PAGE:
From these data, we conclude that all three known Pef1 CDK complexes contribute to cohesin regulation, suggesting multiple relevant substrates. One of these is Rad21. The Pef1/Psl1 CDK phosphorylates Rad21 on residue T262 and genetic analyses suggest that this phosphorylation event may negatively regulate Mis4 function in vivo.

The phosphorylation status of Rad21-T262 contributes to regulating Mis4 binding to cohesin associated regions

Since Pef1 regulates Mis4 binding to CARs on chromosomes and Rad21 is a substrate of the CDK, we asked whether rad21-T262A would recapitulate some aspect of Pef1 loss of function. ChIP analyses in G1-arrested cells indicated that Mis4 binding was indeed increased at some loci in a rad21-T262A background, although the effect was weaker than for the pef1 deleted strain (Figure 6B). The most prominent effects were observed at the telomere site Tel1-R (1.5 fold increase) and within centromeric heterochromatin (1.4 and 1.5 fold at imr2-L and dg2-R, respectively). By contrast, Mis4 binding was close to wild-type levels along chromosome arm sites and within the rDNA gene cluster (28S and NTS). No additive effect was seen in combination with pef1Δ, consistent with Rad21-T262 being a substrate of the CDK. Mis4 binding was marginally reduced in the phospho-mimicking mutant rad21-T262E but importantly, increased Mis4 binding in pef1Δ was reduced in a rad21-T262E background (Figure 6C).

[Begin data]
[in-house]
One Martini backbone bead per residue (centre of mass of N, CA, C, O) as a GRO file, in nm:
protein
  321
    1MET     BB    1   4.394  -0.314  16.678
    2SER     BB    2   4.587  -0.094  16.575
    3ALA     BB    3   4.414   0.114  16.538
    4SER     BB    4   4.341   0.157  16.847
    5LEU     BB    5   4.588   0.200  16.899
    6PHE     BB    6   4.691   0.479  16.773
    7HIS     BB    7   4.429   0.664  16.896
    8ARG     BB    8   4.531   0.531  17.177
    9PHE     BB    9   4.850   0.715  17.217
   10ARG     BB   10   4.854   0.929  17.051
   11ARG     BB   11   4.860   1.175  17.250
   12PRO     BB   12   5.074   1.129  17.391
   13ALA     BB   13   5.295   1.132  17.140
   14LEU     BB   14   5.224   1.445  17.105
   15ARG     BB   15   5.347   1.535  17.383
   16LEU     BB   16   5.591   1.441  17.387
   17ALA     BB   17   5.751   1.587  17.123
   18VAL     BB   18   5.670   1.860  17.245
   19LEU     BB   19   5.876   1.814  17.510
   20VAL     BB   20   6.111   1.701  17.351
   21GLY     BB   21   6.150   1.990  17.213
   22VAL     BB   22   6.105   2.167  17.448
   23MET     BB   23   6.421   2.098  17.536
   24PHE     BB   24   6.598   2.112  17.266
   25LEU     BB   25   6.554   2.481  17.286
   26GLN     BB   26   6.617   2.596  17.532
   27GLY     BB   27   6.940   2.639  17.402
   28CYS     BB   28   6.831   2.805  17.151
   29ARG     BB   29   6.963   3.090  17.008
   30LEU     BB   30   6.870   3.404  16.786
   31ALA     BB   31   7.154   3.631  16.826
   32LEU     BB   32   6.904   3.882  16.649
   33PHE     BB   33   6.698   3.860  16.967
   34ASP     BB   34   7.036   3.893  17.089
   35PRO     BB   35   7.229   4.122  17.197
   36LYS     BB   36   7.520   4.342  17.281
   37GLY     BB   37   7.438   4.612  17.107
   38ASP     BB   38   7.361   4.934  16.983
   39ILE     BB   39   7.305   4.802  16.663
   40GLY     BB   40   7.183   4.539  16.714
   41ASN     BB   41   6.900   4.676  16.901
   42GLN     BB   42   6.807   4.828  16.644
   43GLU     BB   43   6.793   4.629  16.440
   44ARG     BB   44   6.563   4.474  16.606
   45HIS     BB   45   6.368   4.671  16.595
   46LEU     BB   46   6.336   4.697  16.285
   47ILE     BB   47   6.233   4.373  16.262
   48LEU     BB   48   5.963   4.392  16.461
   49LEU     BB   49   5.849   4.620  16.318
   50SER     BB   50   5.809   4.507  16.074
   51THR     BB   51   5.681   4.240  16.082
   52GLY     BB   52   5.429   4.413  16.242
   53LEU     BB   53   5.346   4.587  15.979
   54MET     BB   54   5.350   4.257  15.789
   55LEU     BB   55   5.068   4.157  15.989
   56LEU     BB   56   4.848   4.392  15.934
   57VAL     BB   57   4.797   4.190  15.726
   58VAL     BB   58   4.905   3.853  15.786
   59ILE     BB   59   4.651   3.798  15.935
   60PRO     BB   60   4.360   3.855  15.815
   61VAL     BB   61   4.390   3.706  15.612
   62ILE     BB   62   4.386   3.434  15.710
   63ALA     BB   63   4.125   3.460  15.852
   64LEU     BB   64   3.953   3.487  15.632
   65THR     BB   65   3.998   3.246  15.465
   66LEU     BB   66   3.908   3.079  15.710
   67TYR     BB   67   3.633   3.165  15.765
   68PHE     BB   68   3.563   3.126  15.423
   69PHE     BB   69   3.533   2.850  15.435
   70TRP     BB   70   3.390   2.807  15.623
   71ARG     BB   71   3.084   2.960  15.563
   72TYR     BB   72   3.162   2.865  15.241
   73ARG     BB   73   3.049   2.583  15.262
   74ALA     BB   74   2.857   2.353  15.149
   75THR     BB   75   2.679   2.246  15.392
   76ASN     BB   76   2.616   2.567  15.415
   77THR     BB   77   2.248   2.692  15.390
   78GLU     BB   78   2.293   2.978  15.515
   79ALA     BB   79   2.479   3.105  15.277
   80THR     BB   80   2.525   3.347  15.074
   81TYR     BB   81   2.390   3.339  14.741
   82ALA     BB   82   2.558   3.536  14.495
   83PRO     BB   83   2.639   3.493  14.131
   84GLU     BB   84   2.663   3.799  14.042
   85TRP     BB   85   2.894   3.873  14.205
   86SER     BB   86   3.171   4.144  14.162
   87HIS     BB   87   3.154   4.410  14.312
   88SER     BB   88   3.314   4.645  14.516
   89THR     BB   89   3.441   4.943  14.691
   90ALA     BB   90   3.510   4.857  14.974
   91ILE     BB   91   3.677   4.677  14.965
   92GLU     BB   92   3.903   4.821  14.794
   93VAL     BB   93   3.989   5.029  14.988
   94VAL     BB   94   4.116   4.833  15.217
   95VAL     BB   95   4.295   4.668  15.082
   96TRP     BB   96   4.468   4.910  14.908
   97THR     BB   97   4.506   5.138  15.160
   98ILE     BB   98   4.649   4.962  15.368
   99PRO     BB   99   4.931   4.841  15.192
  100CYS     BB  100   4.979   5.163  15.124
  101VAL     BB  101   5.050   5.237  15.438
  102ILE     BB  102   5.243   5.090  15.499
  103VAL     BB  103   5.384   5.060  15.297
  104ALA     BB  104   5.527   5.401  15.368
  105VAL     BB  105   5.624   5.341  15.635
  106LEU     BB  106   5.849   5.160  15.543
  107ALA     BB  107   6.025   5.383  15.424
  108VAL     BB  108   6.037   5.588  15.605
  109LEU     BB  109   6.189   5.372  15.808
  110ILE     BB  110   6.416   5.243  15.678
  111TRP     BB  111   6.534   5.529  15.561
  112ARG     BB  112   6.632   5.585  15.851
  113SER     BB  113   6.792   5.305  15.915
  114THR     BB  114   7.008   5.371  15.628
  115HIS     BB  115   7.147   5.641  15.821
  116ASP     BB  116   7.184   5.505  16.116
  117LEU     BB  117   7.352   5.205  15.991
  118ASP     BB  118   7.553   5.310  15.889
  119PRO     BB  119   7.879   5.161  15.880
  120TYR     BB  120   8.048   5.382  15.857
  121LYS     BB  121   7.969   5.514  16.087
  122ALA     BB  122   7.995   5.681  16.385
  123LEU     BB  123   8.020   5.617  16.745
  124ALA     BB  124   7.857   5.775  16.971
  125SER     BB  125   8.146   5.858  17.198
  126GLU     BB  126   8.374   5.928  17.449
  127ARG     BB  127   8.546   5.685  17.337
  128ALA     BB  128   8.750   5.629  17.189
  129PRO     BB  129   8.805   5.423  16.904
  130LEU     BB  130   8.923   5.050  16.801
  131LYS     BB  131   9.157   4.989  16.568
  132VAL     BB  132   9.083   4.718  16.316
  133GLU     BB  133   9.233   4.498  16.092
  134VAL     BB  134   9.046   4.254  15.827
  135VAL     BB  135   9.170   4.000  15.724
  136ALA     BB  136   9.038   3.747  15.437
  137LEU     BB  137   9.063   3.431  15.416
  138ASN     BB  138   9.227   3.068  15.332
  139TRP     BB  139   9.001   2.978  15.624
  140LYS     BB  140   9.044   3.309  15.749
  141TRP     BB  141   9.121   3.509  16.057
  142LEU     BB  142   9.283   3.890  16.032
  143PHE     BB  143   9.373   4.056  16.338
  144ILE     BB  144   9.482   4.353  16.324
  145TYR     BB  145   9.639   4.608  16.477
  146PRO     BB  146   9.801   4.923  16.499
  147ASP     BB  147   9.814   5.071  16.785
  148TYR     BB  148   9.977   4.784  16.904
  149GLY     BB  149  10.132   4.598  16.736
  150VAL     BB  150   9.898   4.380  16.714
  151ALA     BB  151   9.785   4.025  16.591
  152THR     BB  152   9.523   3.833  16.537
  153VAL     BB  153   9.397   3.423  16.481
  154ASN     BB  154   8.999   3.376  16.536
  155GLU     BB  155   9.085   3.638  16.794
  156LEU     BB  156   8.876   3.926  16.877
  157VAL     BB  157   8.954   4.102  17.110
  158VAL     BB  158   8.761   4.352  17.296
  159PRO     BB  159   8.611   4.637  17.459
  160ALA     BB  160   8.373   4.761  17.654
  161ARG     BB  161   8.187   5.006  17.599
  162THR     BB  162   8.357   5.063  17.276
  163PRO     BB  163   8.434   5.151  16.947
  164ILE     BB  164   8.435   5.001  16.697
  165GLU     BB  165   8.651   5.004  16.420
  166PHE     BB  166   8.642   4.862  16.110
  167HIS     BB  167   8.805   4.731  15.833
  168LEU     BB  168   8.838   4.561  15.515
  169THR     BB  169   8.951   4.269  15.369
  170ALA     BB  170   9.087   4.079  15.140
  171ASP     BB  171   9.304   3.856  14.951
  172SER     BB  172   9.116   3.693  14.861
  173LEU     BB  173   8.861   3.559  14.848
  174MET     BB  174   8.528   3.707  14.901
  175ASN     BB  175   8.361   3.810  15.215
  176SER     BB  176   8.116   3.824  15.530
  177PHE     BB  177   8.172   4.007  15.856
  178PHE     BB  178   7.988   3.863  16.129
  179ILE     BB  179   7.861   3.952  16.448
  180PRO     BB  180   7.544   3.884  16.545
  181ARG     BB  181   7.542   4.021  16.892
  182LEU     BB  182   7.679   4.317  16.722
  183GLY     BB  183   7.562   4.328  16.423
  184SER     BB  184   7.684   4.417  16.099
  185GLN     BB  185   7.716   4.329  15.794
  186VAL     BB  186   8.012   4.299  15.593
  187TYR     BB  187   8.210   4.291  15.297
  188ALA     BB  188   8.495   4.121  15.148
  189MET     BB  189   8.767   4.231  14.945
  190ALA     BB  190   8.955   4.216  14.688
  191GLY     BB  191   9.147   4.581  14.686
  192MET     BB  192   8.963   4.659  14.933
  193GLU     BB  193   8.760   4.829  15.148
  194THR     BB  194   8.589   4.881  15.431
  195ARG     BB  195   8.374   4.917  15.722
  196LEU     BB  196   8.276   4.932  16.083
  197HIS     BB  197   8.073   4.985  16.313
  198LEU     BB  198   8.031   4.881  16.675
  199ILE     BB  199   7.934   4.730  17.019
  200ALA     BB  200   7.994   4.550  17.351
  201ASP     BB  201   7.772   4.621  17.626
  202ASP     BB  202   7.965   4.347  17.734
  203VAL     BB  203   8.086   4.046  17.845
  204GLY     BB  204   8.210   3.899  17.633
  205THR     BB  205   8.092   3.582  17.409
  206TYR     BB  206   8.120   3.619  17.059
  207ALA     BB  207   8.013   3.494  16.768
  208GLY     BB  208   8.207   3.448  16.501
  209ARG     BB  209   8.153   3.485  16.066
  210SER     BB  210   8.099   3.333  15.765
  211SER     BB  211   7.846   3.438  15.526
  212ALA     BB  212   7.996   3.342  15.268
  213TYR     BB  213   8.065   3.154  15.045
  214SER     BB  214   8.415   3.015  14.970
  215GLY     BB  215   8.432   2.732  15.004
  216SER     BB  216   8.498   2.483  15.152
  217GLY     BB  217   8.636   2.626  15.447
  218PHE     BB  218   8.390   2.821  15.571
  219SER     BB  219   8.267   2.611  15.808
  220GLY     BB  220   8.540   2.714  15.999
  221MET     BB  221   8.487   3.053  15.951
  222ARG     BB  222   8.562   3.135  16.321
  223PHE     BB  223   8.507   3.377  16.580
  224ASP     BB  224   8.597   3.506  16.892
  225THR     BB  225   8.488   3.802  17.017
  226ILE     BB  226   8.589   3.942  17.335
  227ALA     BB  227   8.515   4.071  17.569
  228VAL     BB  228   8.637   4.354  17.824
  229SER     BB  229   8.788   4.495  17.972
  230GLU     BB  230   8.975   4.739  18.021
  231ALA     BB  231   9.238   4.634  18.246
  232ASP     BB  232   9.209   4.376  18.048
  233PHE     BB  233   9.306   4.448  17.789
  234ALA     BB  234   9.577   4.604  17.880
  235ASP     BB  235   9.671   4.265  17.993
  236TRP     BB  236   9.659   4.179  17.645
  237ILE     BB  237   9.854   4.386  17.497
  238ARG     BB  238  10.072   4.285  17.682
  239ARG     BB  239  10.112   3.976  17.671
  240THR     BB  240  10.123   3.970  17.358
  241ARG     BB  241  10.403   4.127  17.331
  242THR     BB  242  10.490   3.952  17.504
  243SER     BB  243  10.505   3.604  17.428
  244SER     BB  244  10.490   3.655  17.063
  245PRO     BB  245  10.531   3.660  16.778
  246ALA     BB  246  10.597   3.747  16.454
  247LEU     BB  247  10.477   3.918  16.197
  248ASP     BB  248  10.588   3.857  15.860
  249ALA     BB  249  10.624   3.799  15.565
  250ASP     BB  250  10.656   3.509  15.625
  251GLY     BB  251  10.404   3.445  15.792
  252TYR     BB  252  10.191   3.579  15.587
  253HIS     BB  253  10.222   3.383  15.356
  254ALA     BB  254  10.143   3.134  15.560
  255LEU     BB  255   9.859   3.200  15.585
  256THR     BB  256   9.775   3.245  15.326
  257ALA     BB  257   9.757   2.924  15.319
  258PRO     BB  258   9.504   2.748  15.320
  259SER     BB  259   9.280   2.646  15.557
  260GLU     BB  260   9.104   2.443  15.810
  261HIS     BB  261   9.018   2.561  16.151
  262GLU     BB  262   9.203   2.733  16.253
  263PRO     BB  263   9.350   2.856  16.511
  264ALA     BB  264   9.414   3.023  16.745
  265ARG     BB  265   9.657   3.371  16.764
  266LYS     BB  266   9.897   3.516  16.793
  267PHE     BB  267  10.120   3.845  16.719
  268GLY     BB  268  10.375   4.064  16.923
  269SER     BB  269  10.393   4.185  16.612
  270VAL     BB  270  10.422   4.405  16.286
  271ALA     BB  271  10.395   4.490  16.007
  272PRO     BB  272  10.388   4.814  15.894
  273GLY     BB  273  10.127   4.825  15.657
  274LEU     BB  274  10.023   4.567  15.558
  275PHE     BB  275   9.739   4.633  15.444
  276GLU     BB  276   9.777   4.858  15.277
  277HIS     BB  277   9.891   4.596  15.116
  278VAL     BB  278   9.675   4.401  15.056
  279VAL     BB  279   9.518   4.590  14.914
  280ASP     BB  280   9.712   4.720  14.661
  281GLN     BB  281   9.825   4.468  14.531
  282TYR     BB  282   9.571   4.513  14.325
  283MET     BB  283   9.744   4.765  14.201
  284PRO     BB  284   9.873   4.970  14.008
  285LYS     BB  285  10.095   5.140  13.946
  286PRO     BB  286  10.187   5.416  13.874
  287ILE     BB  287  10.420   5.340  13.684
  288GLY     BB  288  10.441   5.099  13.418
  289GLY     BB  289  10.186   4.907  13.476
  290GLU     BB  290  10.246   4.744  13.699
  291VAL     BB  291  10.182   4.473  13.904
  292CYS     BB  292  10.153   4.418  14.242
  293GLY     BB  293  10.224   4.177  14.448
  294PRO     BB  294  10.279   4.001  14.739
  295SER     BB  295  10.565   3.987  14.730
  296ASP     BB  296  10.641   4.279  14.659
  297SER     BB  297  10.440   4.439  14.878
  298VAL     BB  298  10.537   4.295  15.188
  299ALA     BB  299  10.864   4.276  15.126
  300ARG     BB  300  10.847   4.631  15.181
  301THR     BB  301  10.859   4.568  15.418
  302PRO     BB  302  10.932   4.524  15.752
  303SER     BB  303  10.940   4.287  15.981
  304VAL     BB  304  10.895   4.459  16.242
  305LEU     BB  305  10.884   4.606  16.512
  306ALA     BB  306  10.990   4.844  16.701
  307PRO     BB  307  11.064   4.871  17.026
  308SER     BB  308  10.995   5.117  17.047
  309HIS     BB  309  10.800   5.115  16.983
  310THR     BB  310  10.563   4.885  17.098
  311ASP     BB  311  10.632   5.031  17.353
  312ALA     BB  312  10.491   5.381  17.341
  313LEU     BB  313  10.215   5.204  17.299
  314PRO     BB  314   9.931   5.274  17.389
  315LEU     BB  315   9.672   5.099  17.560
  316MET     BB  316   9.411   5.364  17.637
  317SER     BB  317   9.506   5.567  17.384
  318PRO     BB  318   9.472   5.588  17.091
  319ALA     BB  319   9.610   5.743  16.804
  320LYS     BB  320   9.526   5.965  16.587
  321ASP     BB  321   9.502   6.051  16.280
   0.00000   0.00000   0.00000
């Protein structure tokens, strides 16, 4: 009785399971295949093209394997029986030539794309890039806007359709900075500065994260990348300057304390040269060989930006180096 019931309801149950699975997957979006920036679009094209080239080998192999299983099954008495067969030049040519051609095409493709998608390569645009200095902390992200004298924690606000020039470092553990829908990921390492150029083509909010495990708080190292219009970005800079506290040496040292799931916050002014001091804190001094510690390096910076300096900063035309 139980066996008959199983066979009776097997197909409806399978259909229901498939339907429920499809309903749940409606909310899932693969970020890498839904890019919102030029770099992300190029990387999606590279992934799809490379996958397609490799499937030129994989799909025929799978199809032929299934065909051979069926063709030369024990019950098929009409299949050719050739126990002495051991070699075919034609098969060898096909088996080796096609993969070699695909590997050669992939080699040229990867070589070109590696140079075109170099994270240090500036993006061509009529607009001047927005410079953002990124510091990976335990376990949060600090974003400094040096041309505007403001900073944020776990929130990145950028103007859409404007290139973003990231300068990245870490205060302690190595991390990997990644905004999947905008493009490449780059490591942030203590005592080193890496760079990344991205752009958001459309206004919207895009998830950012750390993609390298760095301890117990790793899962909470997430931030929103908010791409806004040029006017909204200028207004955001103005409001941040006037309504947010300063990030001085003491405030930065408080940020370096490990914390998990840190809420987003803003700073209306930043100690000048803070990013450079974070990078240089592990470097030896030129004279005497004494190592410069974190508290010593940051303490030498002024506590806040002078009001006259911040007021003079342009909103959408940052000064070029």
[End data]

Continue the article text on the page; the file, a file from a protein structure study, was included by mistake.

Rad21-T262 phosphorylation modulates Mis4 binding to G1 chromosomes.

(A) DNA content analysis. Cultures of the indicated strains were shifted to 36.5°C to induce the cdc10-129 arrest and cells collected for ChIP after 3.5 hr. (B,C) Mis4-GFP ChIP relative to wild-type. Bars indicate mean ± SD, n = 4. ***p≤0.001, **p≤0.01, *p≤0.05, by two-tailed, unpaired t-test with 95% confidence interval (Figure 6—source data 1).

In summary, phosphorylated Rad21-T262 is necessary but not sufficient for Pef1-mediated down-regulation of Mis4 binding. Reciprocally, non-phosphorylatable Rad21-T262 by itself is sufficient to enhance Mis4 binding to specific loci but does not fully recapitulate Pef1 ablation. We conclude that Pef1 regulates Mis4 binding to its chromosomal sites through the phosphorylation of a set of substrates, including Rad21-T262.